“Here We Go” is a pretty direct song about drinking chilled Zimas and making sweet love pon the veranda. It’s big, swirly, and features a few passionate bars from an earnest Peabo Bryson, who is way serious about crossing this finish line together. Pro tip: Our Lady of Whistle Register Enunciation shows out at the end of the second verse. A surprise deep stroke opportunity arriveth.

Next up: Minnie’s “run up, get done up” moment. Done up, in the freaky sense, of course. Per the song’s composer and co-writer, Leon Ware, “Inside My Love” celebrates the union of the sexual and the spiritual. That sanctified slobdown and what not. With lyrics like “You can see inside me/You can come inside me/Do you wanna ride, inside my love?” you had better be putting that damn back into it. Ain’t no half-stepping. [Insert preferred higher power] is rooting for you.

Elsewhere in Minnie’s basket of furtive fuckjams is “Gettin’ Ready For Your Love.” On its surface, this joint is about her preparing to be with her cherie amour for better or worse, through both ashy and prosperous times, and bringing her A game to this love thang.

But from my pervert perspective, this makes a great soundtrack for the home stretch. This is for the buildup, when the light at the end of the tunnel is visible and all parties are preparing for their big finish and flawless dismount. Minnie sings of how all paths have lead to this day, and “gathering up everything I know to be true.” Pervert translation: “Yo soy pulling out all my tricks.” He (or she or they) is ready. The camera is ready. You is ready. A sexual eruption cometh. Pro tip: Don’t let the tempo throw you off. Focus, boo. Slow and steady wins the race.

“Can You Feel What I’m Saying?” is the high note and key change at the end of “Oh Happy Day” when things gets all rejoicey. Welcome to the wet spot. Catch your breath, dry off, and float back down to Earth with this angelic climax of a song. She gets quite spirited at the end of the song, just in case a passionate reprise feels right in the moment.

But if your BustDown situation is not a sleepover situation, it may be best to cap things off with something brisk yet inspirational. If the goal is to encourage urgency in your partners when it’s time to gather one's things and dále on out to the street, Minnie has you covered with “Take A Little Trip.” She sings, “Take a little trip on a maaaaagic carpet ride [over the river and through the hills, back to where the fuck you came from].” It’s perfect.

And a bonus, for ye breasted ones (or, you know…whomever): “I’m a Woman,” because Minnie sings, “I was born to make love.” Now that is a memoir title.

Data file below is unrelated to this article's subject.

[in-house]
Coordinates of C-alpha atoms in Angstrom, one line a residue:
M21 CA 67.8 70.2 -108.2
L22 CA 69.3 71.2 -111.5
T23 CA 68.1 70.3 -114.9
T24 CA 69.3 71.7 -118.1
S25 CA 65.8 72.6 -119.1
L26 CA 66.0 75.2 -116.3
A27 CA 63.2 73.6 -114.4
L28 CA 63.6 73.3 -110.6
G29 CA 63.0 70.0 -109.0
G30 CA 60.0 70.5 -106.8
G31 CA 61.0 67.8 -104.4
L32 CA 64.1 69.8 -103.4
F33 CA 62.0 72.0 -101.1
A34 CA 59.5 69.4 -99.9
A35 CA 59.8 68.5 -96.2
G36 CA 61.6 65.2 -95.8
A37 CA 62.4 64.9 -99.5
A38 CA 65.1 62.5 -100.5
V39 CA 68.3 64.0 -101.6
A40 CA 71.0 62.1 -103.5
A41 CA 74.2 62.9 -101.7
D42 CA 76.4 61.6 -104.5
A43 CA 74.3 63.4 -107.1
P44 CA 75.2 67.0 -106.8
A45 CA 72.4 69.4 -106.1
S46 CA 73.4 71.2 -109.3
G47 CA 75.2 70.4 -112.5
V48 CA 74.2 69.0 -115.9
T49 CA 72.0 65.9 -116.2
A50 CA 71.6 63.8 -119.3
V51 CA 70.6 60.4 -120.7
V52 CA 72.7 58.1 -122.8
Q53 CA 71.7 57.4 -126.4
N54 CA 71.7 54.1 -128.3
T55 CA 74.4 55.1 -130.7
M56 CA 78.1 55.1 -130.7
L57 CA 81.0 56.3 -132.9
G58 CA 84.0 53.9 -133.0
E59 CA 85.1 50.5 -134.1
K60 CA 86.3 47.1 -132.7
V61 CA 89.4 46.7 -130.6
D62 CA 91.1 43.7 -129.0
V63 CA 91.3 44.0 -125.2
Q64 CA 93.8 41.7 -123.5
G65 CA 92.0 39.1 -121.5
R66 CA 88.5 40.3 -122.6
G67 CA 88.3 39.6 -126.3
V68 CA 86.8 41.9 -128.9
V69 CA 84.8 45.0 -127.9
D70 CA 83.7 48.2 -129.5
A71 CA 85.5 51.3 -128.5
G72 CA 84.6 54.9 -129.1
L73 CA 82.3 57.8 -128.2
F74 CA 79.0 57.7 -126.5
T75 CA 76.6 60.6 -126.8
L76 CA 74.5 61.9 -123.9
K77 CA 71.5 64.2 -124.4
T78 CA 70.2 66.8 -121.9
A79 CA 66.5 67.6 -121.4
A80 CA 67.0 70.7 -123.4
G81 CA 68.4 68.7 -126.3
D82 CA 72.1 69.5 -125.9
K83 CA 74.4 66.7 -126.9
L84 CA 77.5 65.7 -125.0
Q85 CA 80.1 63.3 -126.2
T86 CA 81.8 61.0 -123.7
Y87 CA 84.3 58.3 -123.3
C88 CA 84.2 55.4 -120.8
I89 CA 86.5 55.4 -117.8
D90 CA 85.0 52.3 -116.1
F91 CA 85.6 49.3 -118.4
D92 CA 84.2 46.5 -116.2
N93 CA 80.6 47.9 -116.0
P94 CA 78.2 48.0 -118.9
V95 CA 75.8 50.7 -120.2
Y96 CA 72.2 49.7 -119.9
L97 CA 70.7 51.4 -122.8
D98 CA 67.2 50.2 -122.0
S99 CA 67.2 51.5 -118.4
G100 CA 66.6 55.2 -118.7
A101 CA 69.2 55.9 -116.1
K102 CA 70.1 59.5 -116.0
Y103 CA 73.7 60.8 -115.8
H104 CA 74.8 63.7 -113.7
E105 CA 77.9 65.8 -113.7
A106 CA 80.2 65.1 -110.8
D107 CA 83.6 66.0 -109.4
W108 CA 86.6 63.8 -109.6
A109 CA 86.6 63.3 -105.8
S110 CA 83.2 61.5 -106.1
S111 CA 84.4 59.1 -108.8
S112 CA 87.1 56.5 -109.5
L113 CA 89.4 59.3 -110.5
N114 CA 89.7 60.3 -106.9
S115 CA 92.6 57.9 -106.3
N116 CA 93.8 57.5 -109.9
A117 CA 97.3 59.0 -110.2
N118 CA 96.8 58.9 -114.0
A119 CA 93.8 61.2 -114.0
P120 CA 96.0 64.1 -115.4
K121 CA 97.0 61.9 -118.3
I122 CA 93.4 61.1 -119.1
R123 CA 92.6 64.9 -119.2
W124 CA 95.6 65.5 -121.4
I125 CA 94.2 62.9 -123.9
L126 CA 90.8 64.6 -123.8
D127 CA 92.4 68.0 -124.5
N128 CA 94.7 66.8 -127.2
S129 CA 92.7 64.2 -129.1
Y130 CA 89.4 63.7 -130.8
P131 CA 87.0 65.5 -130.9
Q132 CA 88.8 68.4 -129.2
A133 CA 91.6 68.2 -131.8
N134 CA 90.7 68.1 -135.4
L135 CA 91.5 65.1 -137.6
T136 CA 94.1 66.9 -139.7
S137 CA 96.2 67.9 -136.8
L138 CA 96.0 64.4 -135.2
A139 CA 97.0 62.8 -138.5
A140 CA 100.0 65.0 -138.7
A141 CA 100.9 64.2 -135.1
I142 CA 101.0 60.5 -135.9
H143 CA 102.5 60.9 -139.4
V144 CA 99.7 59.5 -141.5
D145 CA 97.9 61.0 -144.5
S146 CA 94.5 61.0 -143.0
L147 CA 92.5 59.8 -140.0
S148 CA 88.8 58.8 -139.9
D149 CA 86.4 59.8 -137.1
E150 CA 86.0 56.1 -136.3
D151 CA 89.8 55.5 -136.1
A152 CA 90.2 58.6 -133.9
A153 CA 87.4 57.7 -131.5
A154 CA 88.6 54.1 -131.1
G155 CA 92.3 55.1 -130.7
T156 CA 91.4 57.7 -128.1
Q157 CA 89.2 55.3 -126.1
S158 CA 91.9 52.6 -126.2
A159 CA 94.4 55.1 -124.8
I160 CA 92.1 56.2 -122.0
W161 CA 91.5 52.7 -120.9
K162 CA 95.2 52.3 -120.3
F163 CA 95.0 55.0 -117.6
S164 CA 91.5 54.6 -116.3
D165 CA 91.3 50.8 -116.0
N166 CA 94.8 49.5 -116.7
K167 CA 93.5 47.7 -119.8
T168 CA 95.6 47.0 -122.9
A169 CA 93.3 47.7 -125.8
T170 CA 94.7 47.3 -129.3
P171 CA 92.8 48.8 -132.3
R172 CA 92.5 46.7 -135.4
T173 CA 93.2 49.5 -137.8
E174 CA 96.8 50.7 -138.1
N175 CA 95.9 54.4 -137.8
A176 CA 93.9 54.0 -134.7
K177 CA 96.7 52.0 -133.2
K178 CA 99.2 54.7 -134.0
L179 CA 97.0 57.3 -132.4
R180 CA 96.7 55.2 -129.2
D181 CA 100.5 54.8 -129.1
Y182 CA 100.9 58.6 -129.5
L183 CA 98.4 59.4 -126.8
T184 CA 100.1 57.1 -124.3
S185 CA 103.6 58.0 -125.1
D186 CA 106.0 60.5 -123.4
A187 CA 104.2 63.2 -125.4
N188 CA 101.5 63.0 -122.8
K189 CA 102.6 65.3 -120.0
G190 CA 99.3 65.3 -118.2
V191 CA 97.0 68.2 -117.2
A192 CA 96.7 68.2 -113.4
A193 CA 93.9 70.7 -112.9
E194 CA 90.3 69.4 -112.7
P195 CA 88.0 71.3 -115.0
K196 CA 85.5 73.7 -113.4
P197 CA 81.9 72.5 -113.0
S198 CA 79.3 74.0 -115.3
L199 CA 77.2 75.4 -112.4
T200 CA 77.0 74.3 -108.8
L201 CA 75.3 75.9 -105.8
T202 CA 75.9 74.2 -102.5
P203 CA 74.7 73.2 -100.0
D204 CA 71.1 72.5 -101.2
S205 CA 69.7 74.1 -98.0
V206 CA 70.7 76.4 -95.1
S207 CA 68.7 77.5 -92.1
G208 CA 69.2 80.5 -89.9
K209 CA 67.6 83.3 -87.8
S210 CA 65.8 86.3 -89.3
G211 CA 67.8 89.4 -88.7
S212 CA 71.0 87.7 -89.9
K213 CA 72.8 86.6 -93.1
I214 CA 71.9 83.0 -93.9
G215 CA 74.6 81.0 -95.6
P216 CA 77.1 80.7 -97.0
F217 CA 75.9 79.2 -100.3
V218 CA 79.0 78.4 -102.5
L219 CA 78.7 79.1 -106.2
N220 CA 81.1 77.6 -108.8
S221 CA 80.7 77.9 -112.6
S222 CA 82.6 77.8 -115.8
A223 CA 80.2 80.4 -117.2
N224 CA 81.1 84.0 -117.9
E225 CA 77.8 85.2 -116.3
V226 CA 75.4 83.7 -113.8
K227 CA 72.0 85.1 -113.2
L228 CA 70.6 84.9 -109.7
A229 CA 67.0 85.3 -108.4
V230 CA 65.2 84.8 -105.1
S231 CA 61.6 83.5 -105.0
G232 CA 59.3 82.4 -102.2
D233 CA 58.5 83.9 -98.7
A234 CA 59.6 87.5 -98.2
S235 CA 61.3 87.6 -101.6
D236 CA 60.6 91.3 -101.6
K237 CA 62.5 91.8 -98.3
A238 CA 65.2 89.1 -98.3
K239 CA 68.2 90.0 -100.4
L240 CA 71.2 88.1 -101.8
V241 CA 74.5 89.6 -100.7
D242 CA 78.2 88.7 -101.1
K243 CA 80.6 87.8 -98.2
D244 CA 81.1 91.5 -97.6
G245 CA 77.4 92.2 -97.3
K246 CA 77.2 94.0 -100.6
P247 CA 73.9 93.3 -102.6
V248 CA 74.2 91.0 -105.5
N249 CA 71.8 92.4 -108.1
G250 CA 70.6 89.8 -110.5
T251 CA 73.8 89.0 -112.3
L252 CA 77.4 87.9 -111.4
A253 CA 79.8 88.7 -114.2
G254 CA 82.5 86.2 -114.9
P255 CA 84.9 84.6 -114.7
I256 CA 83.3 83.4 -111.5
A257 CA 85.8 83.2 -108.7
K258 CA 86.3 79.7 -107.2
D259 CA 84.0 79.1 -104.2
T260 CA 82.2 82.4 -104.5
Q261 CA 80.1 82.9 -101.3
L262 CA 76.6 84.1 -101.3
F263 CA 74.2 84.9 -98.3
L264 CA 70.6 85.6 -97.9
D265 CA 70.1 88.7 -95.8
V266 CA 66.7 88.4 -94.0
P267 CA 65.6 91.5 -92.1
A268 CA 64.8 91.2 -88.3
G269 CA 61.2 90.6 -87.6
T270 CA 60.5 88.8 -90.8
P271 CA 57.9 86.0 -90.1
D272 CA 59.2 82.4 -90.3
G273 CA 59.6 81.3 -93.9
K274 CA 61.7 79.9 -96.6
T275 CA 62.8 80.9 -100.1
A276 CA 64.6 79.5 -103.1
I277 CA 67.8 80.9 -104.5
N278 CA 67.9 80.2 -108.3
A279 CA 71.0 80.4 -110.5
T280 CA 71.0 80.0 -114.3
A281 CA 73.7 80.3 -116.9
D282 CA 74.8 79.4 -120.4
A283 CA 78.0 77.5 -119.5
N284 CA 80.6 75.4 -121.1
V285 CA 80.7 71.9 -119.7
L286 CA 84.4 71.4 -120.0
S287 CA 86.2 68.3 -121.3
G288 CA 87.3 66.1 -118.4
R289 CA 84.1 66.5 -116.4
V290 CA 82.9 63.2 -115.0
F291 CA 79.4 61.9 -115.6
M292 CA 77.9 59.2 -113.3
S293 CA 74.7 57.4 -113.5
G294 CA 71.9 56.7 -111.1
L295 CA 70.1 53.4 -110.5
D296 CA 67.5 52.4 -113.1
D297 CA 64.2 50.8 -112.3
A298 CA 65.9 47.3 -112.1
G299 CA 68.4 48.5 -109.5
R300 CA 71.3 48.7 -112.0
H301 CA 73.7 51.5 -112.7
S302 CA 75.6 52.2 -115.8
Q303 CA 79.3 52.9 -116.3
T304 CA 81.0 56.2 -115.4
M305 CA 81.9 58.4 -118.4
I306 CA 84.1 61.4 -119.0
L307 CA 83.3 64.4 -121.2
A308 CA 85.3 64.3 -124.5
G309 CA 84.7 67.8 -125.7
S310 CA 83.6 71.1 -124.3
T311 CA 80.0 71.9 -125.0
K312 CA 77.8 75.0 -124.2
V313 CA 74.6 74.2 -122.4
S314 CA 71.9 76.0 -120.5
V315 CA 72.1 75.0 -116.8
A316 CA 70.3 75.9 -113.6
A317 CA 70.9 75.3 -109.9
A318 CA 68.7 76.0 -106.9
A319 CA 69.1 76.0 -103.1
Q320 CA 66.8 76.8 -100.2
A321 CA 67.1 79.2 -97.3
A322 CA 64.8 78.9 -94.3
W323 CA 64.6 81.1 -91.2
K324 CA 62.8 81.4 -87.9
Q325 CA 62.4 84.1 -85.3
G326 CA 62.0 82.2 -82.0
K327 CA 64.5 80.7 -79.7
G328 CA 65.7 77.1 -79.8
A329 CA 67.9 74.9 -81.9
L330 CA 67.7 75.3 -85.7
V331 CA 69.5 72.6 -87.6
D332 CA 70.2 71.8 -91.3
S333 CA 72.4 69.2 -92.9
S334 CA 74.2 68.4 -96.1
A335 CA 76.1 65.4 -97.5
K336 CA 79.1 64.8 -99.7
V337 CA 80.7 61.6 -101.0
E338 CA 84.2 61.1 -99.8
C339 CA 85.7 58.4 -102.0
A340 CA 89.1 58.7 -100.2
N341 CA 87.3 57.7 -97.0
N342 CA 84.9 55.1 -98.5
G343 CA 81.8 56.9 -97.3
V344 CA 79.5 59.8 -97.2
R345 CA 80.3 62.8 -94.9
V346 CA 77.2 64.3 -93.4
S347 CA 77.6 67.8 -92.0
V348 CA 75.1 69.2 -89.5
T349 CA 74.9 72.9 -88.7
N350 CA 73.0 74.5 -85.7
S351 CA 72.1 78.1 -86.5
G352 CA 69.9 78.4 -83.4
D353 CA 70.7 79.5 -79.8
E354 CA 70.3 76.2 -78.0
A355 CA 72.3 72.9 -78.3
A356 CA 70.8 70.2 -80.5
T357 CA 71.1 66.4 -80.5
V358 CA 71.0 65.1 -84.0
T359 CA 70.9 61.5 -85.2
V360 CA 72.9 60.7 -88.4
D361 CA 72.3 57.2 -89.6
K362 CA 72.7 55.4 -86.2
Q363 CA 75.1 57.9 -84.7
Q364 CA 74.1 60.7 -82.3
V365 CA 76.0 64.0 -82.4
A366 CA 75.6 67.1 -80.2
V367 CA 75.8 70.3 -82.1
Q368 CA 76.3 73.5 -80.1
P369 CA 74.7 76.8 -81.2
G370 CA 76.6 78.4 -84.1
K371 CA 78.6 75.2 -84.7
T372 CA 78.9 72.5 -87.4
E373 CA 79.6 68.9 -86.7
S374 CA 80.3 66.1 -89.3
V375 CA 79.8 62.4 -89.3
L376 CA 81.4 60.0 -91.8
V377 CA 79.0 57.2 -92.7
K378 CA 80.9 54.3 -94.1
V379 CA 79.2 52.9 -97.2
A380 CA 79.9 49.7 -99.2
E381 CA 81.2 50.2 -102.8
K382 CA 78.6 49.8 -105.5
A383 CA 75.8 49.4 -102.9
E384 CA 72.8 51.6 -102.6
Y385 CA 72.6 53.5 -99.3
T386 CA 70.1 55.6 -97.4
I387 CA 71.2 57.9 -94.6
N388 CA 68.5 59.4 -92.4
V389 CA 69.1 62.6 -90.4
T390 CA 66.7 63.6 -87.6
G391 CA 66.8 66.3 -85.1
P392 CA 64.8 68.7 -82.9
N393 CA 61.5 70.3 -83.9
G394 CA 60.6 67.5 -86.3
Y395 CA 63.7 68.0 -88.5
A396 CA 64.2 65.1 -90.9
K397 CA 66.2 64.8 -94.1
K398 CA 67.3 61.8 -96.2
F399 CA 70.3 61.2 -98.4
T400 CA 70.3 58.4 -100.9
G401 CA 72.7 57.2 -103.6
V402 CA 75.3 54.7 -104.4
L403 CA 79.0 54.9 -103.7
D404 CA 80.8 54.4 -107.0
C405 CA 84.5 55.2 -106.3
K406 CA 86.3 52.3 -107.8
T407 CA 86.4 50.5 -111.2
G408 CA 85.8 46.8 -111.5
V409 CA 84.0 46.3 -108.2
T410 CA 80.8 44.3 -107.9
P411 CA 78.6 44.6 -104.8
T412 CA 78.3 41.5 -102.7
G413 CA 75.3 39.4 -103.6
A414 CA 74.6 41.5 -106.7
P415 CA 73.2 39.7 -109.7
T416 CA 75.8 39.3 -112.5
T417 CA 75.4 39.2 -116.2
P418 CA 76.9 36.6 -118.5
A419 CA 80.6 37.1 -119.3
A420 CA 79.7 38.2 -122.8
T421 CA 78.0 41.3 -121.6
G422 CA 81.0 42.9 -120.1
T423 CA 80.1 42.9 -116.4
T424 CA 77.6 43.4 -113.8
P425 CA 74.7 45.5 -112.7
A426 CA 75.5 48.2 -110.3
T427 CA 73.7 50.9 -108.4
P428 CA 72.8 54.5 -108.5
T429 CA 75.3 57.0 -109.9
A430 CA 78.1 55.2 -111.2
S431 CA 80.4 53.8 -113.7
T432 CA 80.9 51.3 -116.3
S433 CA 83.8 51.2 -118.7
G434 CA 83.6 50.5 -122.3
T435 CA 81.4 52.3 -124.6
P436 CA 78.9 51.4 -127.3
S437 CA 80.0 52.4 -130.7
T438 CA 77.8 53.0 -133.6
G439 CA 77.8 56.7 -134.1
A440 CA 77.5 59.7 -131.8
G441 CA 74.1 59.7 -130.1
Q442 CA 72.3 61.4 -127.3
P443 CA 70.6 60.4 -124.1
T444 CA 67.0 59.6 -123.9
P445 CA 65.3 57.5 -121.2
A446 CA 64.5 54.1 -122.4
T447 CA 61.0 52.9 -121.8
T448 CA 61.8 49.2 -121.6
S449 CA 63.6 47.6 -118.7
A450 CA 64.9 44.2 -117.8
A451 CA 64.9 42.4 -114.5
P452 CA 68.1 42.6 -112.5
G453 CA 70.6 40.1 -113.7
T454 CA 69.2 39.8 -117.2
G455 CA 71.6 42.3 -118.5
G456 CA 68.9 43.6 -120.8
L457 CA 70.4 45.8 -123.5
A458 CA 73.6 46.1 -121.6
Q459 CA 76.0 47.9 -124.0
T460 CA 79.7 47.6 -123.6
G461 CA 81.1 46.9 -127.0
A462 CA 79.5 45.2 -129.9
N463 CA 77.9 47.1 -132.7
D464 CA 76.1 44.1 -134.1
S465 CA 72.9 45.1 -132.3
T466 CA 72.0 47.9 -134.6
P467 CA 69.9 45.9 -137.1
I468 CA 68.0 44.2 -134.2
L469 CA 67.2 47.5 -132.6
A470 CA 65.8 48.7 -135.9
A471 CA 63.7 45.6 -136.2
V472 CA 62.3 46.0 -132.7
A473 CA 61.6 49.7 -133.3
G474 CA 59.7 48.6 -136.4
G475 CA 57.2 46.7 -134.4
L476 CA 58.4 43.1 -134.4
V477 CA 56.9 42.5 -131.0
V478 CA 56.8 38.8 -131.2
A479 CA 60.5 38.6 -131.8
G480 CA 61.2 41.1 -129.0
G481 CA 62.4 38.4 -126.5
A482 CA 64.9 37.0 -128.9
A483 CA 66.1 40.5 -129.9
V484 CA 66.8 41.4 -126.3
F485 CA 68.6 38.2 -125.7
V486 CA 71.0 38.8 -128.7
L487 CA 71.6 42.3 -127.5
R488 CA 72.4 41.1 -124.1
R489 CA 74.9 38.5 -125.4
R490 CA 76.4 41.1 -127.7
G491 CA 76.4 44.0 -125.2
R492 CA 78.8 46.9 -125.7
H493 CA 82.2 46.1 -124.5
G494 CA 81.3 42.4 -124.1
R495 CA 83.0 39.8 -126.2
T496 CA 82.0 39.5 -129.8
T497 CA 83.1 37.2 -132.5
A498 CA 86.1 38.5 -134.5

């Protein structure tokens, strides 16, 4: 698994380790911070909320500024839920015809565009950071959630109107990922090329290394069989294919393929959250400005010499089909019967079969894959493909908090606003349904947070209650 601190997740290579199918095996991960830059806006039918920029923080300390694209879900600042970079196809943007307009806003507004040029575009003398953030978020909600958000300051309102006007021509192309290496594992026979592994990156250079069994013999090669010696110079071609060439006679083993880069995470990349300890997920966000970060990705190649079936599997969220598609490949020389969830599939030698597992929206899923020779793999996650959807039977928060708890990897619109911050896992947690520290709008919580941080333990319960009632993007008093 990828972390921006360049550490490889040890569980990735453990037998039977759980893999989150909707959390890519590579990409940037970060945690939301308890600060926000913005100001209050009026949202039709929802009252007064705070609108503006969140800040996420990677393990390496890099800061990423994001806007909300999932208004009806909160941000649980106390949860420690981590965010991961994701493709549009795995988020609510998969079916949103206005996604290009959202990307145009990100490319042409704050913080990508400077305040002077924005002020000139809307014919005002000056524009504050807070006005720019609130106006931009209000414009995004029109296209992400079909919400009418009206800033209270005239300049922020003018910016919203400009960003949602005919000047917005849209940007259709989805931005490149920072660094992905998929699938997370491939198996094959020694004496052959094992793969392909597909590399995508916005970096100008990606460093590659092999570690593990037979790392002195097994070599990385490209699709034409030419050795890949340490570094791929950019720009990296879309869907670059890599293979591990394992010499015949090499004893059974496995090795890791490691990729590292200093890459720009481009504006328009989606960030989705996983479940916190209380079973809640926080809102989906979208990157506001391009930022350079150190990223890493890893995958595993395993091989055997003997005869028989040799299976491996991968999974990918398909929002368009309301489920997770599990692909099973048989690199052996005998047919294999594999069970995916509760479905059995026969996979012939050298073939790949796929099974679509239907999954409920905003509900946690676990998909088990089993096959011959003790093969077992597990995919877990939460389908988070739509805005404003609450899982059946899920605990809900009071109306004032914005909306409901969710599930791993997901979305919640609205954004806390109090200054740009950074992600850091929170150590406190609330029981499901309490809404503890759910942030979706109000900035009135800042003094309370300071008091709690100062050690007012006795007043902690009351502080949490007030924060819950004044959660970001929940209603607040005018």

You're welcome.

What's on your sexytime playlist
   
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Friday, January 23, 2015

written elsewhere: "I Just Turned 30, And, Well, How Does 30 Work?"


"Forty-one days ago, I turned thirty. I didn’t make a big deal of it. ‘Twas a lovely day, though. I had a quiet, masterfully seasoned dinner with Mister Man. Got me some birthday sex. Bought myself a serious person’s winter coat (that I hardly wear). The sky didn’t crash on my head. I’m still not on AARP’s radar. Dick still works like it should. All good so far.

But now that I’m 60 in Gay Years, I figure there are certain things I reckon I should start thinking about. Investments. Polo shirts. Metabolism. Tube socks. Unfortunately, life can’t be all about sex and delicious homophobic chicken biscuits.

So, yes. It’s time for me to get some grown up savings. Yes, I should get me some stocks and perhaps some prune juice. I need to learn how to play dominoes and knit du-rags for my grandbabies. I need a respectable suit. By now, I should know how to sew on a button and eat pussy (in a parallel universe), but everything in time I suppose."

Read the rest over at Very Smart Brothas.

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Wednesday, December 10, 2014

Hello, Thirty.


Isla Grande, Panamá
Today is my 30th birthday. Bust a nut in my honor on today. I have been here with mi familia in 1998, Virginia (aka Hampton) since August and have yet to backflip into traffic due to boredom. Clap it up for me. This is the longest I’ve spent here in my hometown since moving to New York in 2006. If I were 60 and down with spending my days in a town as vibrant as Sandra Lee’s spice rack, then Hampton would be the place for me.

Pero, no.

I need decadent food and a place to party where Top 40 Fuckshit is not involved. These things are not common here. You see, I am from the Shopping Center Capital of the Universe. Here, there are shopping centers inside shopping centers.